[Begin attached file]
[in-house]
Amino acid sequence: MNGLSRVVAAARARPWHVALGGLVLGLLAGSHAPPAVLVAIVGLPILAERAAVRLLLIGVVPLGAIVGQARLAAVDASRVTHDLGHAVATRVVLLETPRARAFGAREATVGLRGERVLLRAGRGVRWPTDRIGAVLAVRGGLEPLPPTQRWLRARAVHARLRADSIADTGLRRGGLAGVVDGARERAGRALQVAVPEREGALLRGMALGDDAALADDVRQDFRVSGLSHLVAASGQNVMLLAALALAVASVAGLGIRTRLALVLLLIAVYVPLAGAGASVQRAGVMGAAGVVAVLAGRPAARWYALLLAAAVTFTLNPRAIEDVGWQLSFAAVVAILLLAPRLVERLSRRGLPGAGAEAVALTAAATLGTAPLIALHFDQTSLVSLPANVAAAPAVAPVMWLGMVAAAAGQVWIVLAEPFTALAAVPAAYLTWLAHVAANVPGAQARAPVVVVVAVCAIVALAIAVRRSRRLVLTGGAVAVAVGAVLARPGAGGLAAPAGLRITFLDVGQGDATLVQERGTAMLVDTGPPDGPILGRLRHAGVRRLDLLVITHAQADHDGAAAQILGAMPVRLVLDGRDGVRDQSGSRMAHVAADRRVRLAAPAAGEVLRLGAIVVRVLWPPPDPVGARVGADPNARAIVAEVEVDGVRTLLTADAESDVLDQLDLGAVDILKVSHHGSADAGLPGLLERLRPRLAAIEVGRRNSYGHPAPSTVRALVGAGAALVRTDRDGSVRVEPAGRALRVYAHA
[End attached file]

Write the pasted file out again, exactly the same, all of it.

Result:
[in-house]
Amino acid sequence: MNGLSRVVAAARARPWHVALGGLVLGLLAGSHAPPAVLVAIVGLPILAERAAVRLLLIGVVPLGAIVGQARLAAVDASRVTHDLGHAVATRVVLLETPRARAFGAREATVGLRGERVLLRAGRGVRWPTDRIGAVLAVRGGLEPLPPTQRWLRARAVHARLRADSIADTGLRRGGLAGVVDGARERAGRALQVAVPEREGALLRGMALGDDAALADDVRQDFRVSGLSHLVAASGQNVMLLAALALAVASVAGLGIRTRLALVLLLIAVYVPLAGAGASVQRAGVMGAAGVVAVLAGRPAARWYALLLAAAVTFTLNPRAIEDVGWQLSFAAVVAILLLAPRLVERLSRRGLPGAGAEAVALTAAATLGTAPLIALHFDQTSLVSLPANVAAAPAVAPVMWLGMVAAAAGQVWIVLAEPFTALAAVPAAYLTWLAHVAANVPGAQARAPVVVVVAVCAIVALAIAVRRSRRLVLTGGAVAVAVGAVLARPGAGGLAAPAGLRITFLDVGQGDATLVQERGTAMLVDTGPPDGPILGRLRHAGVRRLDLLVITHAQADHDGAAAQILGAMPVRLVLDGRDGVRDQSGSRMAHVAADRRVRLAAPAAGEVLRLGAIVVRVLWPPPDPVGARVGADPNARAIVAEVEVDGVRTLLTADAESDVLDQLDLGAVDILKVSHHGSADAGLPGLLERLRPRLAAIEVGRRNSYGHPAPSTVRALVGAGAALVRTDRDGSVRVEPAGRALRVYAHA